On its new album, the band delivers a masterpiece while ranging from pastoral ditties to noise-laden freak-outs.
Even before their arrival with Young God Records in 2005, Akron/Family was deep into the experiments. The self-titled debut was relatively placid, highlighting harmonies and the band's ability to play with folk traditions (and philosophy slogans). On a follow-up split with Angels of Light (where they backed Michael Gira) the band became rowdier, peaking with "Raising the Sparks". As the band released its next couple albums, it became spacier, moving more toward free jazz. Both Meek Warrior and Love Is Simple are strong albums, but there's a sense of unfulfillment in them -- Akron/Family seems to be testing itself in new areas rather than completing a task. On new album Set 'Em Wild, Set 'Em Free, though, that changes, as the band delivers a masterpiece.
The new album, wisely, is no more accessible than recent work, but it manages to integrate the wide range of styles the band has always touched on, even while keeping a cohesive feel (not an easy task if you're going to take in both pastoral ditties and noise-laden freak-outs). Throughout this disc, the group reveals the side that loves the precise, unexpected harmonies as well as the side that loves to destroy a crowd. It's hard to now whether to cite the Byrds, Sonic Youth, or Ornette Coleman as a primary touchpoint.
"Gravelly Mountains of the Moon" provides a small example of how the larger album works. The track opens with a flute, creating almost a woodland feel with the piping. The band brings in more instruments, shifting into a moody, strained-key atmosphere. As the singer asks, "Prove me real", the music turns more raucous, connecting the elemental urge to feel a true existence with a sonic volatility. From there, the band connects its harmonies with a tense, rowdy music, staying just in control until the final minutes, when the pieces start to break apart around a "Manic Depression"-like riff. The vocals struggle for primacy before finally taking over with "Put me in, let me run with the ball ... ha", as if awareness has been converted to action, but only in the post-rowdy calmness. (A few tracks later we'll get the noise/metal side fighting back.)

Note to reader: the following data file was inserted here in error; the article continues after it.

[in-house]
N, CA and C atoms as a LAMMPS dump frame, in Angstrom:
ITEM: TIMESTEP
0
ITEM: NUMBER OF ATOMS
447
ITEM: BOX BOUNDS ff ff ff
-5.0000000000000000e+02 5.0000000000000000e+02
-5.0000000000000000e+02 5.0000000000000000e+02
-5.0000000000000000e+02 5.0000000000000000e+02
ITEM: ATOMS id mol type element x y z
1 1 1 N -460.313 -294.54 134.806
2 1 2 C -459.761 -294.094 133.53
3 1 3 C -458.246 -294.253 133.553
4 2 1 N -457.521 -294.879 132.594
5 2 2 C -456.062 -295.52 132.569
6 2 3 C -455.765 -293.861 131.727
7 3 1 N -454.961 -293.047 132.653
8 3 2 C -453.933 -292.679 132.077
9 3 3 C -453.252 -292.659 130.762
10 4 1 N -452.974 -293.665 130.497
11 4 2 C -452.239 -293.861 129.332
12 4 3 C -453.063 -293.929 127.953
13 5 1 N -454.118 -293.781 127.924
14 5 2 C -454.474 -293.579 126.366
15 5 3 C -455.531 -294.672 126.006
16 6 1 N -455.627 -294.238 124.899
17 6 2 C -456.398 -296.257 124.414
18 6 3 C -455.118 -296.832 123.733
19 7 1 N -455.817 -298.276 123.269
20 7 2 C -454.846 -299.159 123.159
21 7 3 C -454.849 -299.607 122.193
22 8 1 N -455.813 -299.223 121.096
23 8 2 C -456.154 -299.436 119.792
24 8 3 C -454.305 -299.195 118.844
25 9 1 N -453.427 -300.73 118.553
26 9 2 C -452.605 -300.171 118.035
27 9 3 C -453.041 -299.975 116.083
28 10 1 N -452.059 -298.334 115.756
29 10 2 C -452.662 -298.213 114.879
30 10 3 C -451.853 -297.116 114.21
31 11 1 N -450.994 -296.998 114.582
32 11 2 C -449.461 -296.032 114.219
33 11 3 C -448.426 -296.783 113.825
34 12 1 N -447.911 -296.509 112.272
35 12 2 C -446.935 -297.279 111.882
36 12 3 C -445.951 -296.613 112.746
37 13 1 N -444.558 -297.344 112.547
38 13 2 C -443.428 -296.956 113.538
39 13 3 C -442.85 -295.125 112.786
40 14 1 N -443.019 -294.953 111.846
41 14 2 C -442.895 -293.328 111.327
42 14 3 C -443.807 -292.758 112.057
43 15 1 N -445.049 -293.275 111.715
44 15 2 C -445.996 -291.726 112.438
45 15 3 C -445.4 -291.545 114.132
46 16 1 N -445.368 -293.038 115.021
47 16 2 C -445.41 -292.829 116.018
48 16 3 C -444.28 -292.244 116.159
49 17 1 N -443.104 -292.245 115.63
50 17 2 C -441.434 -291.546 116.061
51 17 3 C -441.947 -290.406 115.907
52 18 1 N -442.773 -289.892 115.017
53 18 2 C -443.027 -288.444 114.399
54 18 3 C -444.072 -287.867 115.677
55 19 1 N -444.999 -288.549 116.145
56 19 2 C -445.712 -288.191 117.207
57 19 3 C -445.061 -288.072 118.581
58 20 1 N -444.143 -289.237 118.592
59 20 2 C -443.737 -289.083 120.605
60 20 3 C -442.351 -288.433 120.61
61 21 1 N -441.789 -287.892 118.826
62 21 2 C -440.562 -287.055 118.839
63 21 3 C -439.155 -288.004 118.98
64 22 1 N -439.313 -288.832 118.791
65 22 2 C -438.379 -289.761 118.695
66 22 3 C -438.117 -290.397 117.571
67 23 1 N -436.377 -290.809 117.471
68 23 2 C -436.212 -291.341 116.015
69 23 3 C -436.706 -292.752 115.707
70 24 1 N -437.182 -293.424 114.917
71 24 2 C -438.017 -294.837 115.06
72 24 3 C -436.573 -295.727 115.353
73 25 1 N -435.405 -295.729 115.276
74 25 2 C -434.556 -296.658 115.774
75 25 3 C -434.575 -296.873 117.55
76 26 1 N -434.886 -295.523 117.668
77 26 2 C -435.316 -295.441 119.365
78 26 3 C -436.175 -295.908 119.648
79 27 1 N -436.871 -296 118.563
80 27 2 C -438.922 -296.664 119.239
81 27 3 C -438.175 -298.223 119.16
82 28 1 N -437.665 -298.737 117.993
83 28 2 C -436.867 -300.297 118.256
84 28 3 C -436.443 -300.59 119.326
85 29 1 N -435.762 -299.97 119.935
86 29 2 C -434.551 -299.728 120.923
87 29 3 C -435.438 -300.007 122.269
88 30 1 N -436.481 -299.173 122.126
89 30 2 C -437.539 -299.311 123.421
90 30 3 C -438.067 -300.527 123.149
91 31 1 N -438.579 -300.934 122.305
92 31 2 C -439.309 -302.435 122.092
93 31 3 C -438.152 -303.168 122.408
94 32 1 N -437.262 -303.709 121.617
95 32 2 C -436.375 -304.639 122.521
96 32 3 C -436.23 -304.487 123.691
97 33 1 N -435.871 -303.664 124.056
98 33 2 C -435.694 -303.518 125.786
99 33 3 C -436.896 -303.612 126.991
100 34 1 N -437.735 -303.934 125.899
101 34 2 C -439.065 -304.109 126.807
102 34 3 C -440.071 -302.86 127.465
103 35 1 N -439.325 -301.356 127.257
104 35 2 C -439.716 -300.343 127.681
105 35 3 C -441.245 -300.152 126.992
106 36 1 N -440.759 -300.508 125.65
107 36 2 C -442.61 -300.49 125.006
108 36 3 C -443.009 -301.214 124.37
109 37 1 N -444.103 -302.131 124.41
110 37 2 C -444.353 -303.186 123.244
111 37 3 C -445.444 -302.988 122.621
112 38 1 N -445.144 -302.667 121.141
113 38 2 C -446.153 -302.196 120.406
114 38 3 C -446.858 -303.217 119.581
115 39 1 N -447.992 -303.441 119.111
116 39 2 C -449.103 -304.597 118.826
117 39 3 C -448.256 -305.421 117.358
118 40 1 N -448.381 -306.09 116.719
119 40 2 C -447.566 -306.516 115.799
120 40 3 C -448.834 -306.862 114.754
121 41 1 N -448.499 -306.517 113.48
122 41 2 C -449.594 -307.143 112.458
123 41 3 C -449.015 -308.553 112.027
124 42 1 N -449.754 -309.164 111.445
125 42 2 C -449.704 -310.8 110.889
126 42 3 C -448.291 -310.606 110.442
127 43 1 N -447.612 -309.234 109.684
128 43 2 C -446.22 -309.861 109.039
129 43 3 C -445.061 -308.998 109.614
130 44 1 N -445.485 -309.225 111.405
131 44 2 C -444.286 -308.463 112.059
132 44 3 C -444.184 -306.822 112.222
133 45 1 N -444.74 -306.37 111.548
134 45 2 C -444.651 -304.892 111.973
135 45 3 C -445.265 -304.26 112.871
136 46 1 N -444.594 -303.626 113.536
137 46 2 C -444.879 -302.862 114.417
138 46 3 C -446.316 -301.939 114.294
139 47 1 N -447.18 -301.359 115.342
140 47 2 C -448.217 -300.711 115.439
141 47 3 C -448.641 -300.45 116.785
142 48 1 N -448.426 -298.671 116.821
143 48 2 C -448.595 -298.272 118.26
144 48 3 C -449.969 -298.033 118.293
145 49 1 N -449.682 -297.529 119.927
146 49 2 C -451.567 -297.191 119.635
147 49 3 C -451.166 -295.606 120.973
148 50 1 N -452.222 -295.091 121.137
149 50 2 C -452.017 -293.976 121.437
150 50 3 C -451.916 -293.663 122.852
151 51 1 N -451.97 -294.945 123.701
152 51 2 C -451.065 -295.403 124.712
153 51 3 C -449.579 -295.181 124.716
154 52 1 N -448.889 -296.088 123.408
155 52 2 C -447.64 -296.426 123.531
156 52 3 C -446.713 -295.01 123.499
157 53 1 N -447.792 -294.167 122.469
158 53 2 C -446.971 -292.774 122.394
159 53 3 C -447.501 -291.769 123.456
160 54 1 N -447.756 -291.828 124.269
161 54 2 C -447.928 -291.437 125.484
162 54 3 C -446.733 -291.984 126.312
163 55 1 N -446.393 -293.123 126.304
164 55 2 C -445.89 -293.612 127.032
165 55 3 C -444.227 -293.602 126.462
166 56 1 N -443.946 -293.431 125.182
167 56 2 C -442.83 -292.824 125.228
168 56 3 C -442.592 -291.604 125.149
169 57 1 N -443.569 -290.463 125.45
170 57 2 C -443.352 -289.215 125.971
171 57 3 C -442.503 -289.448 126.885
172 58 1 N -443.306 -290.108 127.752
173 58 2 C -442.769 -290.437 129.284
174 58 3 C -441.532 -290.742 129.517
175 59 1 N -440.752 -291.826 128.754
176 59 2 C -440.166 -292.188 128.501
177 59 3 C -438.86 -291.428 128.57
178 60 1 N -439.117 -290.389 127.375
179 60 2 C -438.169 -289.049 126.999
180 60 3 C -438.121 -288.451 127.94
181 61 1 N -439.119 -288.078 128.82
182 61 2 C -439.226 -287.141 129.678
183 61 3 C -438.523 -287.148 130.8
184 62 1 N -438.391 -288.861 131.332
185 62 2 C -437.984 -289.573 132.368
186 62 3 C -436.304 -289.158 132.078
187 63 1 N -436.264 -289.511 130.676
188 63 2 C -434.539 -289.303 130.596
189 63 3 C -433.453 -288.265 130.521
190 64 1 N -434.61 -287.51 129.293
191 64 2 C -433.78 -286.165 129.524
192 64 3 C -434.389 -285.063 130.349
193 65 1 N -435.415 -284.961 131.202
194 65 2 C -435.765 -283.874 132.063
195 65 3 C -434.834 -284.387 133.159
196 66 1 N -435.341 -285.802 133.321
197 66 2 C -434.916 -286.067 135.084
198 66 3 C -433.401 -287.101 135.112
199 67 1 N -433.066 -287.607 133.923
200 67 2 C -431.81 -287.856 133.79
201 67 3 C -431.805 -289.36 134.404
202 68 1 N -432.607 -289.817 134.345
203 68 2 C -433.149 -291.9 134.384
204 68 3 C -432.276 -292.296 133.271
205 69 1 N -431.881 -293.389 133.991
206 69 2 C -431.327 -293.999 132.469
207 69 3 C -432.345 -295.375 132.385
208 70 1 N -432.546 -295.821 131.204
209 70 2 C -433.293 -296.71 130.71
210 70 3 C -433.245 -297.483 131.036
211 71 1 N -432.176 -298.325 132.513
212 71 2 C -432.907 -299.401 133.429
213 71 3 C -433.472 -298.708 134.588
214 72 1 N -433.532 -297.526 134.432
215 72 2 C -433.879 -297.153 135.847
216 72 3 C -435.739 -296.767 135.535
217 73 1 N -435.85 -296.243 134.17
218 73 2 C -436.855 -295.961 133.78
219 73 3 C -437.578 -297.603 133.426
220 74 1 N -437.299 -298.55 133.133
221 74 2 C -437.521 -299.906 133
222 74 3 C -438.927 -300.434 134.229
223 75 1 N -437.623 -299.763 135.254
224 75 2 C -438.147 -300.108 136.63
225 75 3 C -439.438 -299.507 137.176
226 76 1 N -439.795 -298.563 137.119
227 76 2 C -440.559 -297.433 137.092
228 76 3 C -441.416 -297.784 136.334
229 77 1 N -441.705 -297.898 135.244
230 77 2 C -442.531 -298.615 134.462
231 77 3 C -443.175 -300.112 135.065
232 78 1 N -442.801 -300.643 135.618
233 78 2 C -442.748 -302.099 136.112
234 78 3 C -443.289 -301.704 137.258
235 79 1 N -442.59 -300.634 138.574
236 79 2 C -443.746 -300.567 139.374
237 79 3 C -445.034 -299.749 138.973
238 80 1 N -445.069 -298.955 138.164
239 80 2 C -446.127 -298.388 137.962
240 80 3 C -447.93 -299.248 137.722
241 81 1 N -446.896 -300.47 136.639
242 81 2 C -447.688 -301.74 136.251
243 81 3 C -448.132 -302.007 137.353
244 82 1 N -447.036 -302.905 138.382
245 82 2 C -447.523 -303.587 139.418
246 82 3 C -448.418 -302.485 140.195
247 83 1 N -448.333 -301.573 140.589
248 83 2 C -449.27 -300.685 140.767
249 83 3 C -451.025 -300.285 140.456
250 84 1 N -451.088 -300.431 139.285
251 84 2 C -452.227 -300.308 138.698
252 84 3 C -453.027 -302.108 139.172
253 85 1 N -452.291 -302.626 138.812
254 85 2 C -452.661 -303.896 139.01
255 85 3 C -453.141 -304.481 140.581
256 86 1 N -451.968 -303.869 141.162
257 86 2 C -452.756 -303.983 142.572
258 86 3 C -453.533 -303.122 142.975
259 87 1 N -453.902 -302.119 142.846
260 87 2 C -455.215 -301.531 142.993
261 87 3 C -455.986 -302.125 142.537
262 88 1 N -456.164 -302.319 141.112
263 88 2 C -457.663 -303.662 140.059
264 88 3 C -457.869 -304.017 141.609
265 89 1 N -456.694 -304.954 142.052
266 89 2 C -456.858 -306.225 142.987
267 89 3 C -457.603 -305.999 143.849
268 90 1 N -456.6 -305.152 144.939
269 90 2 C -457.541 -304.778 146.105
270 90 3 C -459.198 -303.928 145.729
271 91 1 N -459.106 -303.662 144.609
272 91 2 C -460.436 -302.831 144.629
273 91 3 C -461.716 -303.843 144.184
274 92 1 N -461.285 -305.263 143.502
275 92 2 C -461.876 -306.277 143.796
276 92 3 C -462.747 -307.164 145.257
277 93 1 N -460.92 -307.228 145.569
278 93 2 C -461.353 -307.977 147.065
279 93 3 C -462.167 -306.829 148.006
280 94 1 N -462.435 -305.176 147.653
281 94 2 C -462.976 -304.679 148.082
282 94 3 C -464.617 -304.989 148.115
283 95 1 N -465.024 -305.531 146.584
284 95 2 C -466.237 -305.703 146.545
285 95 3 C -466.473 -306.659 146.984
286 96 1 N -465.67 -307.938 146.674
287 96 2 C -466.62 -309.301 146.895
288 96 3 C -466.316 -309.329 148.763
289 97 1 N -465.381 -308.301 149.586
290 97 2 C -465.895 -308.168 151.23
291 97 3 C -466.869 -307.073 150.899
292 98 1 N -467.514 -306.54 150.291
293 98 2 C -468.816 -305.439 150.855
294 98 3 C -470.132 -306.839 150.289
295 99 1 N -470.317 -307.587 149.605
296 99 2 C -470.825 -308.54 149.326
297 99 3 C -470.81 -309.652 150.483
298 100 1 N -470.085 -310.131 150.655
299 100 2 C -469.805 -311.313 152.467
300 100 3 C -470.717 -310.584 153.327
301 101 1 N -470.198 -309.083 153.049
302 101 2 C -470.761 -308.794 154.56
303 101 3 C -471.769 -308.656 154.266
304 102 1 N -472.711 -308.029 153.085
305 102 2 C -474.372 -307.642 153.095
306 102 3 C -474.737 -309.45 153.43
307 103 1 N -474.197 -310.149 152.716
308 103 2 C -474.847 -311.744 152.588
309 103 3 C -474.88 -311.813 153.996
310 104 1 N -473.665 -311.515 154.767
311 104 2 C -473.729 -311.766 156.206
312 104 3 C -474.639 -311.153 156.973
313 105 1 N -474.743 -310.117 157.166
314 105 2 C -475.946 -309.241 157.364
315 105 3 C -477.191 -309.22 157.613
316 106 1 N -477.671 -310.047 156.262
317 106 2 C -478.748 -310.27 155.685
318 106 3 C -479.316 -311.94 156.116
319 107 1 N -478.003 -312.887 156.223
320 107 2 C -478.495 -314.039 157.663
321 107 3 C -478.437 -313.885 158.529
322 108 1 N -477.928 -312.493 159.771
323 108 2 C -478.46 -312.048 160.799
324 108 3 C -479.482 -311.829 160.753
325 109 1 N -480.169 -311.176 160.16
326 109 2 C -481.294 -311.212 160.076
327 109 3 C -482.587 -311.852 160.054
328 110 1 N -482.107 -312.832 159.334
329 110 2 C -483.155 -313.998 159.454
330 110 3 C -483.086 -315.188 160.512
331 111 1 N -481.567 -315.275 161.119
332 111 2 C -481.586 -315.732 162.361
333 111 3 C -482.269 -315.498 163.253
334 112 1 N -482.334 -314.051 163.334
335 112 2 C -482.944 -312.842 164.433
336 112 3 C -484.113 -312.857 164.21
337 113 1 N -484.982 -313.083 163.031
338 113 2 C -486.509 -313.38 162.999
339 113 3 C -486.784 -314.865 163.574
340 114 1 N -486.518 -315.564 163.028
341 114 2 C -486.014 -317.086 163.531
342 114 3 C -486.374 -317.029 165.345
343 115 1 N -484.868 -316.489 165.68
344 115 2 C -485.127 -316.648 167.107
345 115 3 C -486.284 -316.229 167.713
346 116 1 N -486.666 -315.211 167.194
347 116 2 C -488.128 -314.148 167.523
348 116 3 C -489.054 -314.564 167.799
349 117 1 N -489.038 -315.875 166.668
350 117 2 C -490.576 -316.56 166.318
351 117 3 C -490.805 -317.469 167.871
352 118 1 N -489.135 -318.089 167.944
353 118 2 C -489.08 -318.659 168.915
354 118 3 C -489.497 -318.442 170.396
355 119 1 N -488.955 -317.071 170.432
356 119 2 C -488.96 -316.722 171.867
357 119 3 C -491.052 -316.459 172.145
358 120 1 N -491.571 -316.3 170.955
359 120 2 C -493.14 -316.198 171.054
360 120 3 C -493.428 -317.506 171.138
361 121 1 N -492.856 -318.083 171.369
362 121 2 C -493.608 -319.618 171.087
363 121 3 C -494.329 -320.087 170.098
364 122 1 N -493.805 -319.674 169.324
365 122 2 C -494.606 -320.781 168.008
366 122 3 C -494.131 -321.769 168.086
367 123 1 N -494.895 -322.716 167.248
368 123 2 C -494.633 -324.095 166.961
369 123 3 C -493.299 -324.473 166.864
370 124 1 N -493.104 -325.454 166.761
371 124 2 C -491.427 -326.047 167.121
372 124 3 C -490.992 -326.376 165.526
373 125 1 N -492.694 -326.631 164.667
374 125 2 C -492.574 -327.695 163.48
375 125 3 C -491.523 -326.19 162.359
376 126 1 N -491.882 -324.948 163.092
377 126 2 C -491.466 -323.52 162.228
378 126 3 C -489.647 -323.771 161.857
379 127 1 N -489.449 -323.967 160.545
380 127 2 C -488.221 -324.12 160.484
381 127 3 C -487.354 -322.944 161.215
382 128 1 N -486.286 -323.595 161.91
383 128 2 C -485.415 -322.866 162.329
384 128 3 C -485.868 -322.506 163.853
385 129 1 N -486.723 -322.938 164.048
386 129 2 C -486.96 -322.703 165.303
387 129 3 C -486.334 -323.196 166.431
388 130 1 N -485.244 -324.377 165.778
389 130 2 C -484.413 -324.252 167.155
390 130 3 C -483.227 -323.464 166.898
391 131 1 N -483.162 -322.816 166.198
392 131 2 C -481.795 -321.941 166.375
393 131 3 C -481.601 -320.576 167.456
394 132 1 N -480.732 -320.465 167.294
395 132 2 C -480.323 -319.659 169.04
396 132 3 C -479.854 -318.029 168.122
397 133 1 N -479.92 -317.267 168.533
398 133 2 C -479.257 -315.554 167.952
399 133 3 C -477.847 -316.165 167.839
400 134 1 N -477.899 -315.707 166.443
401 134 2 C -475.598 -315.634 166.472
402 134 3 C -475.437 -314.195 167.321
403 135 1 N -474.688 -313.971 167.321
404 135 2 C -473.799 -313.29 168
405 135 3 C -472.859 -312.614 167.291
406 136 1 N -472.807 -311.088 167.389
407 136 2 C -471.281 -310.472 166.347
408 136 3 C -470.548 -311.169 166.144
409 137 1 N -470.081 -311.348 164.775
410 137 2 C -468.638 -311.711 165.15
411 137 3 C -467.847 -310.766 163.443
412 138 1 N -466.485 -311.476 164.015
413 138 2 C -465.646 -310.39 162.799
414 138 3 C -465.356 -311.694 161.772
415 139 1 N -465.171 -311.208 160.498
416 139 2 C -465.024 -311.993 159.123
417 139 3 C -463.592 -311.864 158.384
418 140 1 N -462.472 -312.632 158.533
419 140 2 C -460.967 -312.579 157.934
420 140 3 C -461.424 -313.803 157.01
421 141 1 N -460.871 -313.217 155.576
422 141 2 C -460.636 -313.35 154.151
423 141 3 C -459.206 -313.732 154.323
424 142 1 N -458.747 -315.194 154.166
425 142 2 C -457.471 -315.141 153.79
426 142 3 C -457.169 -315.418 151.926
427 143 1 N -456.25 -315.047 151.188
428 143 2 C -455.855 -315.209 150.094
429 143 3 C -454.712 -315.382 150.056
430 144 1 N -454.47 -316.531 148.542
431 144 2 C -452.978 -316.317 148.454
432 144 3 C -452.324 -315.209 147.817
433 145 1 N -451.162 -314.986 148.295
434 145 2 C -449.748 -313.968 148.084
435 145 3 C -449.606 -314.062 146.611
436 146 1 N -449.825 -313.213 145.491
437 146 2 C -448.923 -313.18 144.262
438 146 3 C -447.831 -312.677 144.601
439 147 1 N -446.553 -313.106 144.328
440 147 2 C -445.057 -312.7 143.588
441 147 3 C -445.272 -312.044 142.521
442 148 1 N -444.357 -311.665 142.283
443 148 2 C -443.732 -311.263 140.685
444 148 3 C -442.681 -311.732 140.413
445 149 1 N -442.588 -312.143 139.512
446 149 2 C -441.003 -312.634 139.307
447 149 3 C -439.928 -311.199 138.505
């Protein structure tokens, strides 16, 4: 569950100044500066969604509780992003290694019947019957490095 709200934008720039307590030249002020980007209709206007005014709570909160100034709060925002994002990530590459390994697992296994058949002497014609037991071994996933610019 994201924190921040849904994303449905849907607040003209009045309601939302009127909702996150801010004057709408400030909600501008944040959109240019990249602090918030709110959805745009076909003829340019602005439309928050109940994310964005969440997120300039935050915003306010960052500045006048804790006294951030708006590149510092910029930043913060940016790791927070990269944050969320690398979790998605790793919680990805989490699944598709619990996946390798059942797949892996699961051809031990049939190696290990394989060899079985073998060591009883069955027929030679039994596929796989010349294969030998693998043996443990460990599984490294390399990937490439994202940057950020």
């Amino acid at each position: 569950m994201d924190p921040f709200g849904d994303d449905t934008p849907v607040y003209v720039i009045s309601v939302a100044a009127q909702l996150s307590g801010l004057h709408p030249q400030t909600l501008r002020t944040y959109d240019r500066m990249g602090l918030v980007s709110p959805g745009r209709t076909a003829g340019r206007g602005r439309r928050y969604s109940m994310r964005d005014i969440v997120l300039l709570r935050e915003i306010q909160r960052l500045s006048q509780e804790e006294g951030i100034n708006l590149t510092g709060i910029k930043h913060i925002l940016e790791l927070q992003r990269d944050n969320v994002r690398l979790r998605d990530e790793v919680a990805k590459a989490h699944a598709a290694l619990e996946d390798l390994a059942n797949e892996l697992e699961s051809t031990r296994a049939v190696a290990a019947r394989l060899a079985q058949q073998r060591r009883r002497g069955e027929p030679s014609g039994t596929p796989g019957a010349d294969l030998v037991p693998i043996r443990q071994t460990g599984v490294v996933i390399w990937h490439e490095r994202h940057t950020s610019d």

But the album's not so impressive simply because of the way the styles are merged. There's also a thematic course here that builds well to the final hope that fits the band's open optimism. The heavy funk opener "Everyone Is Guilty" delivers not only a blanket indictment, but a description of the strictures we facing in finding our individual paths. The album covers change and loss without giving in, ultimately finding release in "Sun Will Shine (Warmth of the Sunship Version)", which closes in the best (and most fitting) rock version of "Auld Lang Syne" since Garth Hudson gave us "The Genetic Method".
Closer "Last Year" is really just a simple refrain: "Last year was a hard year / For such a long time / This year's gonna be ours". The three band members sing over a basic piano part. The track might be the simplest thing the group's ever recorded, but it's a perfect way to close a chaotic album. The mantra serves as a fine reward in a world that opens with the knowledge that "You cannot even see / Others already looked / And they have seen what they want you to see". What started in limitation ends in self-determination and the realization of an open future. While Akron/Family might be at their peak right now, there's no doubt that there's nothing circumscribed about what might come next.